Lewis Mudge

Lewis Mudge and family.

Lewis Mudge, the newest member of the Charlotte Selectboard, thinks lessons can be learned from the defeat of Town Meeting Day ballot articles 6 and 7.

These asks would have increased the size of the East Charlotte Village Commercial District by changing the town plan and encouraged development by altering some land use regulations.

“I do think it will be worth having conversations with regards to what lessons could be learned on 6 and 7, what went well, what did not go well,” Mudge said. “The land use regulations debate was very informative for me in really having a lot of conversations with people about this sort of divide between East and West Charlotte.”

One thing he thinks might heal a rift between East Charlotte and West Charlotte is a community center.

A committee has been meeting since fall to determine if there is interest in Charlotte for a community center. The Charlotte Community Center Committee distributed a survey and has begun to discuss where the center might be built and how much it might cost.

Mudge and his wife Niccola Milnes have three sons, ages 4, 6 and 7. The family moved to Charlotte from Kenya in 2018, where Mudge was stationed for his day job as the director for Central Africa for Human Rights Watch. Milnes is a contractor who works in countering violent extremism in Africa.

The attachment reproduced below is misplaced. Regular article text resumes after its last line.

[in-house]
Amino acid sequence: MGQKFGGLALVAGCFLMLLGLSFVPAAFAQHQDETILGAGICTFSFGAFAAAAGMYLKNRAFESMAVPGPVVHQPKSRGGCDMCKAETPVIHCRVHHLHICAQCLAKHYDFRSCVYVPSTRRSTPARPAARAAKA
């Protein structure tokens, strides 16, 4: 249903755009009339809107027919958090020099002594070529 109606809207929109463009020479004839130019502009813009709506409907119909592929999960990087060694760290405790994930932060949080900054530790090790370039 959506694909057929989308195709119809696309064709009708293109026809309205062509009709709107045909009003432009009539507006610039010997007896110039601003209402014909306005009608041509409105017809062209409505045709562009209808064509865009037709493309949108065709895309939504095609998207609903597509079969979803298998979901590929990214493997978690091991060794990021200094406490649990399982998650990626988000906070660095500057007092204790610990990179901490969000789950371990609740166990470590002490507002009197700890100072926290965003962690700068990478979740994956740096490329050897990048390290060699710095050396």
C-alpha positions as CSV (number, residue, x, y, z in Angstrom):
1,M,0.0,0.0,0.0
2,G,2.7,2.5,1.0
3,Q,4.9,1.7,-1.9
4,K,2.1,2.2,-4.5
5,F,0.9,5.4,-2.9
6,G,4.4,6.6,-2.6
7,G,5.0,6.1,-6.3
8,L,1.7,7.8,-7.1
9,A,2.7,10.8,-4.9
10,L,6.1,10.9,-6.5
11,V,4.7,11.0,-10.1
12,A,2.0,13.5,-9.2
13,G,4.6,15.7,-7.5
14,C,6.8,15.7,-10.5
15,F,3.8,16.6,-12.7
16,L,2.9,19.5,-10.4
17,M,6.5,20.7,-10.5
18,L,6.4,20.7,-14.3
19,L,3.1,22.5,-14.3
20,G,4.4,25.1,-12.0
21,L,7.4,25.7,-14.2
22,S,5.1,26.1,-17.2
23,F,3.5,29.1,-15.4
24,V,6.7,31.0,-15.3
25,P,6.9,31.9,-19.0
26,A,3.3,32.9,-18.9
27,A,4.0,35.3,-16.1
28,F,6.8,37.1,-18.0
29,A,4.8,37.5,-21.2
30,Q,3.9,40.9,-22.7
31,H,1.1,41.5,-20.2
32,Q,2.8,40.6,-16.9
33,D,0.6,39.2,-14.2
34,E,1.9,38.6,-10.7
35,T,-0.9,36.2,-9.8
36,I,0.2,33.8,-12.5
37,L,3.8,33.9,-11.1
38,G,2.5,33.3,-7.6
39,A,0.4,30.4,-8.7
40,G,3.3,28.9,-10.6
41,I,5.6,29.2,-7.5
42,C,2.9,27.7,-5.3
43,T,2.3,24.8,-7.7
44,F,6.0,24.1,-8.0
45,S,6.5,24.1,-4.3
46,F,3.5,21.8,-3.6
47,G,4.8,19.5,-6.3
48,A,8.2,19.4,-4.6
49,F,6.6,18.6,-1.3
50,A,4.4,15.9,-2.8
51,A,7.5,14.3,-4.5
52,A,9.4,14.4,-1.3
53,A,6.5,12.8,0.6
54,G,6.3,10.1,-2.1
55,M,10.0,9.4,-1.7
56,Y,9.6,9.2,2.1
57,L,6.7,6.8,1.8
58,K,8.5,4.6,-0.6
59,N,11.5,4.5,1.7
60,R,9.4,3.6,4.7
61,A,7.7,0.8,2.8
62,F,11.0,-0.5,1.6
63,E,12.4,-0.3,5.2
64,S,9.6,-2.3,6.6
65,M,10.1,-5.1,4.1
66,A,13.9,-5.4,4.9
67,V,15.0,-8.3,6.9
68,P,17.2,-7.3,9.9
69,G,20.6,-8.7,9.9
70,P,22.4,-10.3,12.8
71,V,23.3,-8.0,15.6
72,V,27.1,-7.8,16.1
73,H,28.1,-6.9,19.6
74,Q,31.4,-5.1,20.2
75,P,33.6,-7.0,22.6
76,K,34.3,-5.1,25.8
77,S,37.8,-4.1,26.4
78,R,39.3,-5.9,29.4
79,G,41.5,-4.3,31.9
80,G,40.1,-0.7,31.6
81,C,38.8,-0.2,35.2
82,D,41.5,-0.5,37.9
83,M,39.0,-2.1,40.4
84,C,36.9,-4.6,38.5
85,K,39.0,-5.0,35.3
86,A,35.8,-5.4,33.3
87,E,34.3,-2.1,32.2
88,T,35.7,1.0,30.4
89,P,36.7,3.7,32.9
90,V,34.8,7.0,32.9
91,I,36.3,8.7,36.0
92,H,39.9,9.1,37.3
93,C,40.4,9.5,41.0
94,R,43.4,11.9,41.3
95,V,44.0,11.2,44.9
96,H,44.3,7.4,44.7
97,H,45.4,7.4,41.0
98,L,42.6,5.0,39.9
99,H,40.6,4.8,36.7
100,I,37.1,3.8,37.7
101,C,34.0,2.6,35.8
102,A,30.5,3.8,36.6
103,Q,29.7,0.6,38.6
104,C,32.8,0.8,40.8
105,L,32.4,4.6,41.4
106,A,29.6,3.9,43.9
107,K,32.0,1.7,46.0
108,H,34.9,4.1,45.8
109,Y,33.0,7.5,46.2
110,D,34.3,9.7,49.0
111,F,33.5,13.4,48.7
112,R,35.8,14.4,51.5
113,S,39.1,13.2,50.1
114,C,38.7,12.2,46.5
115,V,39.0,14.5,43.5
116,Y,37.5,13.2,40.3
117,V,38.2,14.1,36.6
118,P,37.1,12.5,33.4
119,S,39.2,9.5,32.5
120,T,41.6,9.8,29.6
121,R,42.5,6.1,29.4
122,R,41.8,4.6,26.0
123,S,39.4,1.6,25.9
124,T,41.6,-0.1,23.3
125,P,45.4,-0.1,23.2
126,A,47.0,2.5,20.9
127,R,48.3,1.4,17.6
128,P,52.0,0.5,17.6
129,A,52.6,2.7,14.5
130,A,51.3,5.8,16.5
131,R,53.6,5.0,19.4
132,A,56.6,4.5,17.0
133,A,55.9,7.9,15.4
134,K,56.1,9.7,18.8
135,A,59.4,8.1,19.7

Mudge said his family would use a community center if one is built, but noted the location of it is important.

“I’ve heard a lot of folks in East Charlotte talk about all the amenities in West Charlotte,” said Mudge, who lives on Greenbush Road in West Charlotte. “I can see that. I can see where they’re coming from.”

He also wants the town to make sure there’s not only enough money to pay for a possible community center but also to make sure there’s enough to sustain it.

“I do not want this to be a burden on the taxpayers,” Mudge said.

Topping the list of reasons for his candidacy is to bring more representation from younger families who have children in Charlotte Central School.

Mudge said he’s not necessarily young but he’s not old. He settled on the term “youngish” to describe his age. He is 43 years old.

He felt a need to increase representation for people in Charlotte who are more recently getting invested in the town, have newer mortgages and who are going to be living there for 20 or 30 years.

Mudge said his first goal as a new selectboard member is to learn as much as he can. And as quickly as he can, since his is just a two-year term.

“I already have a deeper level of appreciation for the folks that are still on the selectboard with regards to how much there is to know, both in terms of Charlotte, but also in terms of statewide,” Mudge said.

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